5. Osborne-Lampkin, L., & Folsom, J. S. (2017). Characteristics and career paths of North Carolina school leaders (REL 2017-230). Washington, DC: U.S. Department of Education, Institute of Education Sciences, National Center for Education Evaluation and Regional Assistance, Regional Educational Laboratory Southeast.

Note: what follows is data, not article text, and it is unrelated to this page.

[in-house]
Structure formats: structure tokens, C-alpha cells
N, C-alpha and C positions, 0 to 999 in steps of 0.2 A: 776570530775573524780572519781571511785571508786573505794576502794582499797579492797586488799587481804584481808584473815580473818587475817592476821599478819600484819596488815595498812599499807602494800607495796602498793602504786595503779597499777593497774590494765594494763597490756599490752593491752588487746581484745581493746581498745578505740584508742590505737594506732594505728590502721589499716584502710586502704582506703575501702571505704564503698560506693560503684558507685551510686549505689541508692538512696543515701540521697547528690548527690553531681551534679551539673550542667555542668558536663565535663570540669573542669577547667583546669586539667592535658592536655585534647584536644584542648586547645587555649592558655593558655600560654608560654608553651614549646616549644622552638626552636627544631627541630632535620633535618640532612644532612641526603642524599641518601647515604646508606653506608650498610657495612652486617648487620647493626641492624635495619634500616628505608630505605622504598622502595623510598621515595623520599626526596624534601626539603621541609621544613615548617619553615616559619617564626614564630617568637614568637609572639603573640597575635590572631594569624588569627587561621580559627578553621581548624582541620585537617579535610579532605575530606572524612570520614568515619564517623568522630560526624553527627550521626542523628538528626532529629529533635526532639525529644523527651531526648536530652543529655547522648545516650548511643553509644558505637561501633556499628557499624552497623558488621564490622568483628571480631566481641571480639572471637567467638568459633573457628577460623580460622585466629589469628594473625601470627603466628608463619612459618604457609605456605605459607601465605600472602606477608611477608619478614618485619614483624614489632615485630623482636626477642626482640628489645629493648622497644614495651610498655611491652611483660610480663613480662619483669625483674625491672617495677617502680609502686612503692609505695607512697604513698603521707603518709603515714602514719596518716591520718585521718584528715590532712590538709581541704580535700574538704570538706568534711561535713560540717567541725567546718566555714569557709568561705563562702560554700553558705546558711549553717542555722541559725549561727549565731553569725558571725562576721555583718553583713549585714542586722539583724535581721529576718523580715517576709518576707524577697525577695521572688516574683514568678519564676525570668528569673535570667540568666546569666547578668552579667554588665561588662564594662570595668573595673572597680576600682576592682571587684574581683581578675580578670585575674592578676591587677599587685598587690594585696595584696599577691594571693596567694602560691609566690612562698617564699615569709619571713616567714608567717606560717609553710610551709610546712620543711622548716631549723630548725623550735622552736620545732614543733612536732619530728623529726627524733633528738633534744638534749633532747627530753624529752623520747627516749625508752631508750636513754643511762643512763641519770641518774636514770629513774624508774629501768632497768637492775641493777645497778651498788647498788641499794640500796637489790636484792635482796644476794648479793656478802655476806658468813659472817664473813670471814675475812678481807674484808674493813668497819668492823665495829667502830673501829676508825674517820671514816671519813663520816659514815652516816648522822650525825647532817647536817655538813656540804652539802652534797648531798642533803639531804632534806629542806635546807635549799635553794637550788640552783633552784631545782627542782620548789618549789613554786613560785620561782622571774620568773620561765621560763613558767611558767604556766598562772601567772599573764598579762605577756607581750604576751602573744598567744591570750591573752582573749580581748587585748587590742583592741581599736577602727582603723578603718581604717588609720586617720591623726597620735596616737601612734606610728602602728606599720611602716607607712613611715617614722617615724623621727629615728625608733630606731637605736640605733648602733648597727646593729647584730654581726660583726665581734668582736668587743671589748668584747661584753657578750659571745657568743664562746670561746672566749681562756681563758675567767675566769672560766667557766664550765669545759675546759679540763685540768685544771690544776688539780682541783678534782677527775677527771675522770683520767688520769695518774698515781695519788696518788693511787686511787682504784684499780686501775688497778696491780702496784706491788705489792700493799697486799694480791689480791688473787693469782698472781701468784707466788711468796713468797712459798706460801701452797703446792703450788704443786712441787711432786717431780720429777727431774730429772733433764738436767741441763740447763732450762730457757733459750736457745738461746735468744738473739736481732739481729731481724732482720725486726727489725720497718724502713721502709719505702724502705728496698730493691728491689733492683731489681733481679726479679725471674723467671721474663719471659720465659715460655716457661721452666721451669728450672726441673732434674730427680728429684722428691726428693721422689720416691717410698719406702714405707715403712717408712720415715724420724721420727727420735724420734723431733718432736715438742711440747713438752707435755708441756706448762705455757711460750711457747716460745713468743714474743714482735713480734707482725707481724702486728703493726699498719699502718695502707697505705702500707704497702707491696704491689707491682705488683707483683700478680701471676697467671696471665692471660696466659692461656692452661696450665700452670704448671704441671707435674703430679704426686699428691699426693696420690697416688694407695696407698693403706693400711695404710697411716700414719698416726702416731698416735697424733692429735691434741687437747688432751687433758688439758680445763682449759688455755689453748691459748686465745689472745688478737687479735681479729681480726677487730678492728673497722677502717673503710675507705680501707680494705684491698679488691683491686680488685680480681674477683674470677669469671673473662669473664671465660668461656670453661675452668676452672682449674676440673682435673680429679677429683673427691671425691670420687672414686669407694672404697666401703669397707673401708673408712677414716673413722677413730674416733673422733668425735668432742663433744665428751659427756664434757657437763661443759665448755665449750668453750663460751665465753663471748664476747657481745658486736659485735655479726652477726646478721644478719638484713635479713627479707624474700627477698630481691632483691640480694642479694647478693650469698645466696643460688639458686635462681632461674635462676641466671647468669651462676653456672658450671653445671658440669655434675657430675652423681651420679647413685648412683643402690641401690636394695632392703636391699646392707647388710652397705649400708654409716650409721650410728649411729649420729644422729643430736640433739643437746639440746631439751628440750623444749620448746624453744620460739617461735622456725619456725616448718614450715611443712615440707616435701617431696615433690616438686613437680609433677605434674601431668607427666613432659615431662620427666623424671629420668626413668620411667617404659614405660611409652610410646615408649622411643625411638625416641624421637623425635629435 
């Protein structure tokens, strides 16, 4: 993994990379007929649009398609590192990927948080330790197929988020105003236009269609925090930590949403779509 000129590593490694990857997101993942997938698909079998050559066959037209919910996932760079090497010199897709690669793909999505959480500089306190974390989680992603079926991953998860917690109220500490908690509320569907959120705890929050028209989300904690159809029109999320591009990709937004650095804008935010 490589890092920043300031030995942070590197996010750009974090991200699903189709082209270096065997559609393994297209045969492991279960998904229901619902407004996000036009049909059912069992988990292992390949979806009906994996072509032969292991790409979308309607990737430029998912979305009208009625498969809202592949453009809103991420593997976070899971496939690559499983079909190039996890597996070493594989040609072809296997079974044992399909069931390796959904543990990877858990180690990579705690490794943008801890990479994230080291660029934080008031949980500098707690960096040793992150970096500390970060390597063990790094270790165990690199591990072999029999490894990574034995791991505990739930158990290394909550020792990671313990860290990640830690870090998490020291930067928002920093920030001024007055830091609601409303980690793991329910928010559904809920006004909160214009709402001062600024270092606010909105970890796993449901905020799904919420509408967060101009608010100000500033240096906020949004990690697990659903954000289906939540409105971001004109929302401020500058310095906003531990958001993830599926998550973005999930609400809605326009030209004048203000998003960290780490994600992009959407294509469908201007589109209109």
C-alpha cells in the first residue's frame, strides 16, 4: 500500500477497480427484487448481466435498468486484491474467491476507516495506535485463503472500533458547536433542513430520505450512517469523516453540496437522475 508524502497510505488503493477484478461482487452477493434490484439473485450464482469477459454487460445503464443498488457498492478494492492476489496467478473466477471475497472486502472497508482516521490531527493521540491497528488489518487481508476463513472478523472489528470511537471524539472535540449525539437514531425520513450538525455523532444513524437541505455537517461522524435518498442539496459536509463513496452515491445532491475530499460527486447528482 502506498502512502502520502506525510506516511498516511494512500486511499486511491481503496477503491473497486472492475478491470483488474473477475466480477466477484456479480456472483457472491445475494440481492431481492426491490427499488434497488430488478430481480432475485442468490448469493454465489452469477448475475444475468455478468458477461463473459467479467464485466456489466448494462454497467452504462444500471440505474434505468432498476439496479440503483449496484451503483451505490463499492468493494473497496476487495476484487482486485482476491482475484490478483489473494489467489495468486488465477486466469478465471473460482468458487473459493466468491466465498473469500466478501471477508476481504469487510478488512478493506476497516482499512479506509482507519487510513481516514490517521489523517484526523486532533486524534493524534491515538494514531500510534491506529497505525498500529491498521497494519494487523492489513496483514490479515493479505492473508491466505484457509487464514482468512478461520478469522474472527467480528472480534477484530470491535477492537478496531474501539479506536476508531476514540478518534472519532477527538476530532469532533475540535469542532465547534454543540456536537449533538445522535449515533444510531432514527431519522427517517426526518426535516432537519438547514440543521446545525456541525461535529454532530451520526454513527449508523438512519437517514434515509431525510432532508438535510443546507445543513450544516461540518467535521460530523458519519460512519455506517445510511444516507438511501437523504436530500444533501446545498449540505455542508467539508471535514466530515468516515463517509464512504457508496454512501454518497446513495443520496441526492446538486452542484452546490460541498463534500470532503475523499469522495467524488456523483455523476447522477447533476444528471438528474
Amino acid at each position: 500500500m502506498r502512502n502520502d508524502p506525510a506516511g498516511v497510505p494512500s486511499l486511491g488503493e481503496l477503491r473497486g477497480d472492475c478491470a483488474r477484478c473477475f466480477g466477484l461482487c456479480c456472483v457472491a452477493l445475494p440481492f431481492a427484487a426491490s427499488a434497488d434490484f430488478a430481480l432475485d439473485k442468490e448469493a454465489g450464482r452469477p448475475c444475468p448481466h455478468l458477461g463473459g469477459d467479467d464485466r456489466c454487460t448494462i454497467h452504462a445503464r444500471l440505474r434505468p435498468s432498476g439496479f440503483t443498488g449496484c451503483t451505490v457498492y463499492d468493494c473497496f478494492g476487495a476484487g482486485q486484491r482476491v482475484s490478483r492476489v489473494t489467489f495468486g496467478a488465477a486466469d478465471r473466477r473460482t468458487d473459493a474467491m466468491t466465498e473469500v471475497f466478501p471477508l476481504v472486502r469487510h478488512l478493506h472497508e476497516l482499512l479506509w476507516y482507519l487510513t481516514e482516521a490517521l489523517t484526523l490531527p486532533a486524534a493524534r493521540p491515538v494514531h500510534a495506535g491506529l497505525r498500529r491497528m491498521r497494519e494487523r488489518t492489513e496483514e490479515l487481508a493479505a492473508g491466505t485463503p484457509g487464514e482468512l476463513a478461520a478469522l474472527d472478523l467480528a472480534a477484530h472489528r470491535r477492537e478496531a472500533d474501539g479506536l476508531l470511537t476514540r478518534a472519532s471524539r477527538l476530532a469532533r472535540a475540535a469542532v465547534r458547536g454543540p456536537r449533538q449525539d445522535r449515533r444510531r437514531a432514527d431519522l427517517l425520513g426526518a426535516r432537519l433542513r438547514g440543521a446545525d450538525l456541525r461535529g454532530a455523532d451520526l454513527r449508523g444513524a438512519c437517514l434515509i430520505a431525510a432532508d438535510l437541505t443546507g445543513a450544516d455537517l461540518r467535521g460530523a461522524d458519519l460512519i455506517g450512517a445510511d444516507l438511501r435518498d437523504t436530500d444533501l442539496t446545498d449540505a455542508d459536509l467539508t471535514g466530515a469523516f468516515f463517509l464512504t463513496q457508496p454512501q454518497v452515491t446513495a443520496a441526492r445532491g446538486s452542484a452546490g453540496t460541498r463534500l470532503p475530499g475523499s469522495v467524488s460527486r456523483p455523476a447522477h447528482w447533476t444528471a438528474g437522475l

From the abstract: "Researchers have linked positive student outcomes, including student achievement, to high-quality school leadership. Due in part to this research, the North Carolina Department of Public Instruction and the North Carolina Principals and Assistant Principals' Association are interested in increasing the number of high-quality principals in North Carolina's educator workforce, particularly those leading rural schools. To support these efforts, the two groups and Regional Educational Laboratory (REL) Southeast collaborated on this study of North Carolina assistant principals and principals (referred to here as "school leaders"). North Carolina stakeholders requested information on the state's school leader workforce, including a description of the backgrounds and experiences of leaders in nonrural and rural schools. Attracting and retaining educators in rural areas--where school districts receive fewer applicants and have higher staff turnover rates--have become pervasive issues, both nationally and in the REL Southeast Region. This report describes the demographics, educational attainment, licenses, and career paths of North Carolina school leaders from 2001/02 through 2012/13. The career path analysis focuses on retention and recruitment, two areas of particular interest to North Carolina stakeholders. The retention analysis describes the top-10 paths that assistant principals and principals took, beginning with their initial appointment as a school leader and over the next 10 years. The recruitment analysis describes the top-10 paths for assistant principals and principals during the 10 years before they took on their leadership roles. The analysis of demographics, educational attainment, and licenses of North Carolina school leaders from 2001/02 through 2012/13 showed that: (1) Women constituted a majority of school leaders, rising from 52-58 percent in 2001/02 to 58-63 percent in 2012/13; (2) The racial/ethnic makeup of school principals remained steady, with about 75 percent of them White; (3) Master's degree was the most common highest level of educational attainment, rising from 80 percent in 2001/02 to 87 percent in 2012/13 for assistant principals and from 64 percent to 78 percent for principals; (4) As many as 29 percent of principals held a superintendent license, but the rate declined over the study period; and (5) Leaders in rural schools were generally similar to leaders in nonrural schools in demographics, educational attainment, and licenses. The analysis of the career paths of school leaders found that: (1) A majority of individuals who were school leaders at the beginning of the time-frame were not school leaders at the end, generally having moved into other positions or having left the system; (2) A majority of assistant principals and principals spent time as a classroom teacher before becoming a school leader; and (3) There were no notable differences in the retention and recruitment paths of nonrural and rural school leaders before and after their leadership positions. North Carolina stakeholders might consider findings from this study as they engage in discussions around enhancing the principal pool and the quality of school leaders. The following are appended: (1) Key terms; (2) Data and methods; and (3) Findings comparing school leaders in nonrural and rural schools."